I'd spent my adolescence and young manhood conjuring a person who could do without such communion. There seemed no choice. I made him so well, I partly killed myself, playing a double game, a writer's game perhaps, of being myself but only on the inside—and I lost. What wasn't expressed withered. Now that atrophy started to reverse.
The self, like a knot, can tighten when drawn out, but Bernie's receiving of me remained constant, minimizing, for once, my own constraint. My mind ranged, emotions surfaced, rising to the occasion of our conversation. I don't mean to leave sex out, only to say that there was intercourse before intercourse. But communication being the ultimate aphrodisiac, we eventually became sexually intimate. The strangest thing is how natural we felt.
But we have shocked family, friends. And we are shocked in return, struck by lightning, burned and electrified both. I'd exhausted my own family's comprehension even before this. Bernie's children, with whom I'd once been close, and grandchildren won't speak with us. Others chime in their silence, too. They see us, particularly Bernie, who long swore allegiance to a static relationship, as betraying previous pledges. They see us as an expression of her crisis, a sinking ship they are trying to save her from by jumping off. They are gone.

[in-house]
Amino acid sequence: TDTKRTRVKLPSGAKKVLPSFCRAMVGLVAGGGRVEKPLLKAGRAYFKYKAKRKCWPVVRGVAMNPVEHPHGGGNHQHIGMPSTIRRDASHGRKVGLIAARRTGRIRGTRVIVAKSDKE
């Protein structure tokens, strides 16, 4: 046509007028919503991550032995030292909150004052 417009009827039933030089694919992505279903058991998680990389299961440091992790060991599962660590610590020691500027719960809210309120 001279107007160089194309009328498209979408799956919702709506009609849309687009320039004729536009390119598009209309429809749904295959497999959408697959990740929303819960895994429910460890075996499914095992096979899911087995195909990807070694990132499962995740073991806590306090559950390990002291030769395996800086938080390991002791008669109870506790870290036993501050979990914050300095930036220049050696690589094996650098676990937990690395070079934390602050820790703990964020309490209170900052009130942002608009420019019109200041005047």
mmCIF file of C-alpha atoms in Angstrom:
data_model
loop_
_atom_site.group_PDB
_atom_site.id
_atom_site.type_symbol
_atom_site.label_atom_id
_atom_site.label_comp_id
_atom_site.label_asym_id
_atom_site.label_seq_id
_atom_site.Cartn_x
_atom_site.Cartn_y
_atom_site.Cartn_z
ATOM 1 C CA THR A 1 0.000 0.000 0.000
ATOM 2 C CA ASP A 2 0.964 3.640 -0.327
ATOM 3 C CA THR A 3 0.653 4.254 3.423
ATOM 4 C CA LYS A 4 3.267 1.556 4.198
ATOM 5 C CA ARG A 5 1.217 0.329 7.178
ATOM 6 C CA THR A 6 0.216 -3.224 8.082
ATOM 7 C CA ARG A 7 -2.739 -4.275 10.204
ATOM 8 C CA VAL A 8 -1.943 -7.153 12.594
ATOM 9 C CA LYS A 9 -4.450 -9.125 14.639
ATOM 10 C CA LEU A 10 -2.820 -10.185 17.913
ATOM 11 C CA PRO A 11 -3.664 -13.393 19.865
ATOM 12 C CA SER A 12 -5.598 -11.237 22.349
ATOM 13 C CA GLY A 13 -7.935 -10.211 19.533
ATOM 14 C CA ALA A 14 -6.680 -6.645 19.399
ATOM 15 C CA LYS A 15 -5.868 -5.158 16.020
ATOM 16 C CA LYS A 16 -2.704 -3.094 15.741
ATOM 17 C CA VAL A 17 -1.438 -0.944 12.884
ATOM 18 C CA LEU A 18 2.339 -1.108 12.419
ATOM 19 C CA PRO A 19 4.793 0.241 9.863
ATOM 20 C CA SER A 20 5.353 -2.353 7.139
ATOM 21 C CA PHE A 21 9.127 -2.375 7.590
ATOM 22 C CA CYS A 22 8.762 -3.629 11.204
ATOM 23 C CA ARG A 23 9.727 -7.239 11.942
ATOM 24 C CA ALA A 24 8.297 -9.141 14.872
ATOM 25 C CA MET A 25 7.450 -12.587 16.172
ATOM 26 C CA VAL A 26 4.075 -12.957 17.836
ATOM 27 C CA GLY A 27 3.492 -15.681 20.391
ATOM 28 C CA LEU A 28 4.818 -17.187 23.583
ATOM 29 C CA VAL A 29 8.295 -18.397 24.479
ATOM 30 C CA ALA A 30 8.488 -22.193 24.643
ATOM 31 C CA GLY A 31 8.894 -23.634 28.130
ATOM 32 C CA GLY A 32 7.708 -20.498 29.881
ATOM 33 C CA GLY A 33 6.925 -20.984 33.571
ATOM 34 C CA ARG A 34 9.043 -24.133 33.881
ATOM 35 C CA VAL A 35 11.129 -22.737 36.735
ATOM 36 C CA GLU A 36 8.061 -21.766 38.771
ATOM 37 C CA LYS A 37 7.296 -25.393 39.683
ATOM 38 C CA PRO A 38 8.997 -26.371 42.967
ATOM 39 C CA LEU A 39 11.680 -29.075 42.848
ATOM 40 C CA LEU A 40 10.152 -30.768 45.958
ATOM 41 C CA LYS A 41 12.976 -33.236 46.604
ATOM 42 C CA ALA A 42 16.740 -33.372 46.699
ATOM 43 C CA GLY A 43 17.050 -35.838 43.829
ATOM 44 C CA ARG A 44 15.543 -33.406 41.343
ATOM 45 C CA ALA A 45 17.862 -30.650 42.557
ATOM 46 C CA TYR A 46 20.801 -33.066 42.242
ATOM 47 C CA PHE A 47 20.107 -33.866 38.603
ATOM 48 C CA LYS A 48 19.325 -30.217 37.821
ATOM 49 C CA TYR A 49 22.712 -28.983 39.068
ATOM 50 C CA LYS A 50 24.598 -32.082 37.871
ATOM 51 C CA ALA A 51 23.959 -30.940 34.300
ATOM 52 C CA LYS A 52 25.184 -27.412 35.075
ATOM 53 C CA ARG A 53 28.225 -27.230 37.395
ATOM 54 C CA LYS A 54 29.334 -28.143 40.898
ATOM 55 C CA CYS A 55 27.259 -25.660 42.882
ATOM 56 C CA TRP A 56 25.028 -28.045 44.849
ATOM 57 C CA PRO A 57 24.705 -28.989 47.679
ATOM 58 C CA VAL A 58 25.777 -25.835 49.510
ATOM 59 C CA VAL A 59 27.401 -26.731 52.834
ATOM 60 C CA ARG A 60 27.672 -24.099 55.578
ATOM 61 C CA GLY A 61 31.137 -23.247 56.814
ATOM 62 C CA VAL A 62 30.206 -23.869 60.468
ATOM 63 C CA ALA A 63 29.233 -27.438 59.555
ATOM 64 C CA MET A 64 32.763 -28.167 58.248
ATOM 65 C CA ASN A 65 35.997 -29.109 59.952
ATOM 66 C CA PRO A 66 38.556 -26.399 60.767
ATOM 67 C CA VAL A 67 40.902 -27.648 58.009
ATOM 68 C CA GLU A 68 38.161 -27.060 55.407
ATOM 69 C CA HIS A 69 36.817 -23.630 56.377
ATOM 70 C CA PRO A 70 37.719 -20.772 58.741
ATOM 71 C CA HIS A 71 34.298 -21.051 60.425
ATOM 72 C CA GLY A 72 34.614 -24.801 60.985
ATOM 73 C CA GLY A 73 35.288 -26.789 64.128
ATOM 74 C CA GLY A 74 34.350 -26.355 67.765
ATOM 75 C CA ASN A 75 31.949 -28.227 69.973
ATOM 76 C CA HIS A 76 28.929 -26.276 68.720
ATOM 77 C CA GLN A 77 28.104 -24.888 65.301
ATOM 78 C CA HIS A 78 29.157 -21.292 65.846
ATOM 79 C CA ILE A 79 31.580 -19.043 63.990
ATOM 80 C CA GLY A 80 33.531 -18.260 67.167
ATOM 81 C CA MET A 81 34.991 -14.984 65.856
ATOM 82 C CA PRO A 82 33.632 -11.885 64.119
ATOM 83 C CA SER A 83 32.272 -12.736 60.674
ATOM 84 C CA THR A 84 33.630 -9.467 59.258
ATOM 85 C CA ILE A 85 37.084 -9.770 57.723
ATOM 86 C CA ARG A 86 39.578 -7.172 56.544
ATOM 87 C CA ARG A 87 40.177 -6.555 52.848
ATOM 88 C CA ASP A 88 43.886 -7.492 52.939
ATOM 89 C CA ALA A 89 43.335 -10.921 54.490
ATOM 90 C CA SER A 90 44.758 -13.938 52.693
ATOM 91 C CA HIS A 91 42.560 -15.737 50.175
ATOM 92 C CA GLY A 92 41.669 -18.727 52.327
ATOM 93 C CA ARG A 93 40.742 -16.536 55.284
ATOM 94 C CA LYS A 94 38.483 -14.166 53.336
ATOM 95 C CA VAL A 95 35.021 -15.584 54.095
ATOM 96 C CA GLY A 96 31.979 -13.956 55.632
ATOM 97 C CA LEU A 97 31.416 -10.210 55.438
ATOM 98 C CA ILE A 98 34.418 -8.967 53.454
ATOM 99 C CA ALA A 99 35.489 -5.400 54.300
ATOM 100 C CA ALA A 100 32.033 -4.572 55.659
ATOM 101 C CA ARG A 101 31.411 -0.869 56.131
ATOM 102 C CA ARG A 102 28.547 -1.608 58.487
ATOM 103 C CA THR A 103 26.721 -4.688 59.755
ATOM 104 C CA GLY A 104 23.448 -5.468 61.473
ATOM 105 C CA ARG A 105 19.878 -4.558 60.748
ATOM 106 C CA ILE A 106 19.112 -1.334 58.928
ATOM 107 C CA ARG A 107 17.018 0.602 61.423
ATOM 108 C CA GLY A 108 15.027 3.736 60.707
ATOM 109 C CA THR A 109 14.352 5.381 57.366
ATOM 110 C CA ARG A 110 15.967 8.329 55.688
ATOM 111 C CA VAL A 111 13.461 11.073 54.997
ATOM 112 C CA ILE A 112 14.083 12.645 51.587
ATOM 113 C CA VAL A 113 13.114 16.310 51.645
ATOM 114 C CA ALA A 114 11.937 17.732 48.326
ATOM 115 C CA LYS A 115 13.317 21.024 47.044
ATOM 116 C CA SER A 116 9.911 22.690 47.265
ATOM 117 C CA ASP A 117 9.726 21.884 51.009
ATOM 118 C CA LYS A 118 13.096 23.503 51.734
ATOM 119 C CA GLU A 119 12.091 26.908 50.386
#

Their absence pulls cruelly at our newfound presence together. It's difficult to believe we're okay when so many don't think so. We are well-matched, but we are also strangers, to this situation if nothing else. Bernie, a crisis smoker, picks up cigarettes again. Every day, she is both smoking and quitting. She drives to the gas station for a pack of Marlboro Lights, smokes two, breaks the rest in half and flushes them down the toilet.